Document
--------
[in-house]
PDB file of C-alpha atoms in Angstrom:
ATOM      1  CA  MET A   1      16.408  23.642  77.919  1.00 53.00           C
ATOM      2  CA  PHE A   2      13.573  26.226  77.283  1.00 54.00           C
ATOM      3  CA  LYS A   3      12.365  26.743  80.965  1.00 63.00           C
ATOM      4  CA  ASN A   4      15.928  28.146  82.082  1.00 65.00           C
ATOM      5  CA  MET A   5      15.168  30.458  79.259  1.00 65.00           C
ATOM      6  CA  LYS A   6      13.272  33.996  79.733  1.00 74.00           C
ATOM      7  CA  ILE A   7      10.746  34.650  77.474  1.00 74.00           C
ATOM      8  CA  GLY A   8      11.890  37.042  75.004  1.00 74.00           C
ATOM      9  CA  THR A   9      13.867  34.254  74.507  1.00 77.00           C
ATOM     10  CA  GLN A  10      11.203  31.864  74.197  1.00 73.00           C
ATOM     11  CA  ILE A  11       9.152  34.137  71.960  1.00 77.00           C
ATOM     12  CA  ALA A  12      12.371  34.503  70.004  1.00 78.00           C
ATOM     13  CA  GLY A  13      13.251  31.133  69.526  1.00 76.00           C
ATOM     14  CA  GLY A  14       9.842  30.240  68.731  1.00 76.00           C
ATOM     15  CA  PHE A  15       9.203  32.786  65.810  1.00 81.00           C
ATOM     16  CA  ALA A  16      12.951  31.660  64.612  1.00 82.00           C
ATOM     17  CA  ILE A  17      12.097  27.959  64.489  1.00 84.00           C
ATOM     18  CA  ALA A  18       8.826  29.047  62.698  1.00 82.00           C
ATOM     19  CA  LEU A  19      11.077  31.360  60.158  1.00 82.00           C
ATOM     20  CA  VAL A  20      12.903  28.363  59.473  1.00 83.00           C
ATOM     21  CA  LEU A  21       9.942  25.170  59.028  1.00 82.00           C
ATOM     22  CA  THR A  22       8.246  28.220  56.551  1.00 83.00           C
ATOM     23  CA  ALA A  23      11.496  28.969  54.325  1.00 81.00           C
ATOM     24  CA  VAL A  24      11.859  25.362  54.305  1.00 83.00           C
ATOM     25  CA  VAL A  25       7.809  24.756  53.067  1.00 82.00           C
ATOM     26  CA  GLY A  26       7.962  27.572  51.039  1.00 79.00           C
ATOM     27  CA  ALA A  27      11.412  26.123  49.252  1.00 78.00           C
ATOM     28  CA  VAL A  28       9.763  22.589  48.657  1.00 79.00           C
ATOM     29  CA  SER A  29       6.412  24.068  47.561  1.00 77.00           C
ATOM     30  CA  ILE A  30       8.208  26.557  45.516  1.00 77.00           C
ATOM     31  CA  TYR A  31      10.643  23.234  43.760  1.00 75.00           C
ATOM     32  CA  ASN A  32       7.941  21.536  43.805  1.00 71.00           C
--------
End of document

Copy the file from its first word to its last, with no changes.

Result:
[in-house]
PDB file of C-alpha atoms in Angstrom:
ATOM      1  CA  MET A   1      16.408  23.642  77.919  1.00 53.00           C
ATOM      2  CA  PHE A   2      13.573  26.226  77.283  1.00 54.00           C
ATOM      3  CA  LYS A   3      12.365  26.743  80.965  1.00 63.00           C
ATOM      4  CA  ASN A   4      15.928  28.146  82.082  1.00 65.00           C
ATOM      5  CA  MET A   5      15.168  30.458  79.259  1.00 65.00           C
ATOM      6  CA  LYS A   6      13.272  33.996  79.733  1.00 74.00           C
ATOM      7  CA  ILE A   7      10.746  34.650  77.474  1.00 74.00           C
ATOM      8  CA  GLY A   8      11.890  37.042  75.004  1.00 74.00           C
ATOM      9  CA  THR A   9      13.867  34.254  74.507  1.00 77.00           C
ATOM     10  CA  GLN A  10      11.203  31.864  74.197  1.00 73.00           C
ATOM     11  CA  ILE A  11       9.152  34.137  71.960  1.00 77.00           C
ATOM     12  CA  ALA A  12      12.371  34.503  70.004  1.00 78.00           C
ATOM     13  CA  GLY A  13      13.251  31.133  69.526  1.00 76.00           C
ATOM     14  CA  GLY A  14       9.842  30.240  68.731  1.00 76.00           C
ATOM     15  CA  PHE A  15       9.203  32.786  65.810  1.00 81.00           C
ATOM     16  CA  ALA A  16      12.951  31.660  64.612  1.00 82.00           C
ATOM     17  CA  ILE A  17      12.097  27.959  64.489  1.00 84.00           C
ATOM     18  CA  ALA A  18       8.826  29.047  62.698  1.00 82.00           C
ATOM     19  CA  LEU A  19      11.077  31.360  60.158  1.00 82.00           C
ATOM     20  CA  VAL A  20      12.903  28.363  59.473  1.00 83.00           C
ATOM     21  CA  LEU A  21       9.942  25.170  59.028  1.00 82.00           C
ATOM     22  CA  THR A  22       8.246  28.220  56.551  1.00 83.00           C
ATOM     23  CA  ALA A  23      11.496  28.969  54.325  1.00 81.00           C
ATOM     24  CA  VAL A  24      11.859  25.362  54.305  1.00 83.00           C
ATOM     25  CA  VAL A  25       7.809  24.756  53.067  1.00 82.00           C
ATOM     26  CA  GLY A  26       7.962  27.572  51.039  1.00 79.00           C
ATOM     27  CA  ALA A  27      11.412  26.123  49.252  1.00 78.00           C
ATOM     28  CA  VAL A  28       9.763  22.589  48.657  1.00 79.00           C
ATOM     29  CA  SER A  29       6.412  24.068  47.561  1.00 77.00           C
ATOM     30  CA  ILE A  30       8.208  26.557  45.516  1.00 77.00           C
ATOM     31  CA  TYR A  31      10.643  23.234  43.760  1.00 75.00           C
ATOM     32  CA  ASN A  32       7.941  21.536  43.805  1.00 71.00           C